2015: Spells of Genesis on Counterparty
One of the direct consequences of Counterparty was the introduction of blockchain tech into the gaming world. In April 2015, Counterparty established a partnership with EverdreamSoft, a game development team, to make the first ever blockchain-based mobile game, named “Spells of Genesis”. In order to provide funding for the game, the creators launched their own token, called BitCrystal, which will then be used as an in-game currency.
Sidenote: This was also the year of creation of the Ethereum blockchain platform.
2016: Rare Pepes on Counterparty
From the gaming world to the meme world, these were quite a couple of years for blockchain tech. The star of the show now is your favorite frog, Pepe the Frog.
In October 2016, Pepe the Frog made his debut in Counterparty, when people started to make “Rare Pepe” memes as assets on the platform. Backed by a huge fanbase, Rare Pepes were extremely popular at the time, and were traded widely across the internet. It’s worth noting that Rare Pepes provided artists around the world with the first real chance to submit and sell their own digital artwork. Also worth noting, since colored coins, Rare Pepes were as close as you can get to actual NFTs being traded online.
2017: Ethereum Prominence, Cryptopunks and CryptoKitties
Remember the main problem that colored coins faced? That “Bitcoin infrastructure wasn’t designed with NFT applications in mind” thing. Well, it’s still here, but not for long. Unlike 5 years ago, now there’s a handful of alternative blockchains. The one that managed to hit the jackpot was Ethereum, with its great support for NFT creation and deployment. Gradually, Ethereum became the main home for NFT-ish assets, like Rare Pepes, and soon, actual NFTs.
When I said soon, I meant REALLY soon. Probably inspired by the rise of Rare Pepes, two technologists, John Watkinson and Matt Hall, decided to start a project. The goal: to create 10,000 unique characters on Ethereum blockchain, no two characters will look the same. The project went with the name “Cryptopunks”, and was launched in June of 2017. Cryptopunks were the first, real deal NFTs, and – get this – they were sold for… absolutely free! See, the words “NFT” and “free ” don’t exactly match, but John and Matt actually did it. Today, Cryptopunks NFTs sell for MILLIONS; now that’s a bit more believable isn’t it?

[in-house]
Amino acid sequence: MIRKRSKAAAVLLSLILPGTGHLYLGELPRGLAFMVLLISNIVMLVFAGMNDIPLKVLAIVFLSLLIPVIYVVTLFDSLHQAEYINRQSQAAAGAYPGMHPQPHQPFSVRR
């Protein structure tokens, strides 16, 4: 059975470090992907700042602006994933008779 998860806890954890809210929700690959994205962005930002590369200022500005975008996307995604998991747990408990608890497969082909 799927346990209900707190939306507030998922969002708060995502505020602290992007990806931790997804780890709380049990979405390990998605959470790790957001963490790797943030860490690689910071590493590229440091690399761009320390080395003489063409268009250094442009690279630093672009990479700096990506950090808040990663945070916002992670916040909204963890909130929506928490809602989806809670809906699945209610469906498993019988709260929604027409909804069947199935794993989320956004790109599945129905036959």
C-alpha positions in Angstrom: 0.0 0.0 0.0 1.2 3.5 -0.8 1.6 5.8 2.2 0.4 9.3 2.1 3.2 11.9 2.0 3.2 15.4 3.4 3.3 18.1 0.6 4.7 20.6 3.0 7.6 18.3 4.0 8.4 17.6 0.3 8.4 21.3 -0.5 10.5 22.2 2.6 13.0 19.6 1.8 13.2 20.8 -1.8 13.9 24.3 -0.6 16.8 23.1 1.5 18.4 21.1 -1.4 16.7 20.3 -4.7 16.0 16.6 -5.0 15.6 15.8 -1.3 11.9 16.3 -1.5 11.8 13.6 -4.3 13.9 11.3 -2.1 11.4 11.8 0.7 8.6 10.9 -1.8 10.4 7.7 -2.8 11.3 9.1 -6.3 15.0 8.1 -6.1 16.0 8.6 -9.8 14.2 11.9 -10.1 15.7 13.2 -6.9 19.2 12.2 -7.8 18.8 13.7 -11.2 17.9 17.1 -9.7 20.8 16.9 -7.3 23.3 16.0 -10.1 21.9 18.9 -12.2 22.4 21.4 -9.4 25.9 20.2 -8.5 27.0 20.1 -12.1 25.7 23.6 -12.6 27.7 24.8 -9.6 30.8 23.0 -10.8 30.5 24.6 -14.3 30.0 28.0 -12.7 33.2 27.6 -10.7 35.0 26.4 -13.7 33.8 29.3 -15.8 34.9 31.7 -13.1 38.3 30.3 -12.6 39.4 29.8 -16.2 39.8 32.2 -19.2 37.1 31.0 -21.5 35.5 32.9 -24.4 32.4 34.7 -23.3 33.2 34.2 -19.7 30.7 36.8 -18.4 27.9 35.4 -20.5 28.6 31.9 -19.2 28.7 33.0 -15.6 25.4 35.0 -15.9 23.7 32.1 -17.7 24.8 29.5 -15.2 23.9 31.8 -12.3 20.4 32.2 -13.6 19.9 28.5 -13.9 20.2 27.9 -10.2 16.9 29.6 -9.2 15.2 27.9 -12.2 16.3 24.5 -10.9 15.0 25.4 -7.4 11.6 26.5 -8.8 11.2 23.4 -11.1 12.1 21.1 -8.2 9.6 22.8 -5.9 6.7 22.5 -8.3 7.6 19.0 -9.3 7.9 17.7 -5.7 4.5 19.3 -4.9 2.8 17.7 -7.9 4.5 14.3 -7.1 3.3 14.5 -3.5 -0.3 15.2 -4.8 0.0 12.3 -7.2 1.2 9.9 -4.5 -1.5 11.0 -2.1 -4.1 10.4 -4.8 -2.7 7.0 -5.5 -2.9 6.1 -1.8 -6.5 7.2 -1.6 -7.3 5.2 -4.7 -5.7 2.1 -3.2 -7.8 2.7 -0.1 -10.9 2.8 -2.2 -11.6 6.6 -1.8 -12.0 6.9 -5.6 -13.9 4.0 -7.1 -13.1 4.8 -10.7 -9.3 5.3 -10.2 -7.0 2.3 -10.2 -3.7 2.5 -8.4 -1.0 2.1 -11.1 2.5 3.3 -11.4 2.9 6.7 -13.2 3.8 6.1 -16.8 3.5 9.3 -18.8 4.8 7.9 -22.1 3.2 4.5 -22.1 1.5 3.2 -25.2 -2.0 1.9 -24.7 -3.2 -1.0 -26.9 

Still continuing with the newly emerging NFT hype, and still in 2017. Enter “CryptoKitties”, a blockchain-based virtual game that allows players to adopt, breed, and trade virtual cats using Ethereum. It doesn’t take a genius to predict that this is definitely going to explode in popularity, and, well, it did. These little kitties made headlines in CNBC and Fox News, and were single-handedly slowing down the entire Ethereum blockchain.
2018 – 2022: The Emergence
Finally, we’re here (well, almost). In this period, the NFT ecosystem has grown massively. What was a somewhat niche market for tech nerds is becoming more and more mainstream with each day passing. Several platforms have emerged providing different blockchain related services, which really makes life easier for newcomers and veterans alike. Huge marketplaces were established, with OpenSea being the biggest and most notable of the bunch. Less known blockchains such as Cardano, Solana, Tezos, Flow, etc. are striving to get in the game with their own versions of NFTs.
In 2021 specifically, the hype simply skyrocketed. In conjunction with other fancy new stuff, like the Metaverse, NFTs took the world by storm. They were literally everywhere, and in most cases, associated with astronomical numbers. Beeple’s EVERYDAY: THE FIRST 5000 DAYS, Bored Ape Yacht Club, Cryptopunks, the first tweet on Twitter, and the list goes on. NFTs were being made out of music, basketball highlights, memes, and who knows what’s next. If I were to describe 2021 in one sentence, it’d probably be “NFTs go brrrr”.
Now that our journey to the past is over, what do we have to say regarding what lies ahead? As we’ve seen, through a lot of experimentation, trial and error, NFTs are starting to finally take shape, and in turn, shaping the world with them. The market is gradually becoming more and more accessible for a wider range of people, via platforms like Mintable, pieces of software like our humble NFT Generator, and numerous others. Blockchain technology may indeed be the future, but all of this is in the realm of speculation right now. That being said, one thing I’m sure of is, NFTs are here, and they’re here to stay.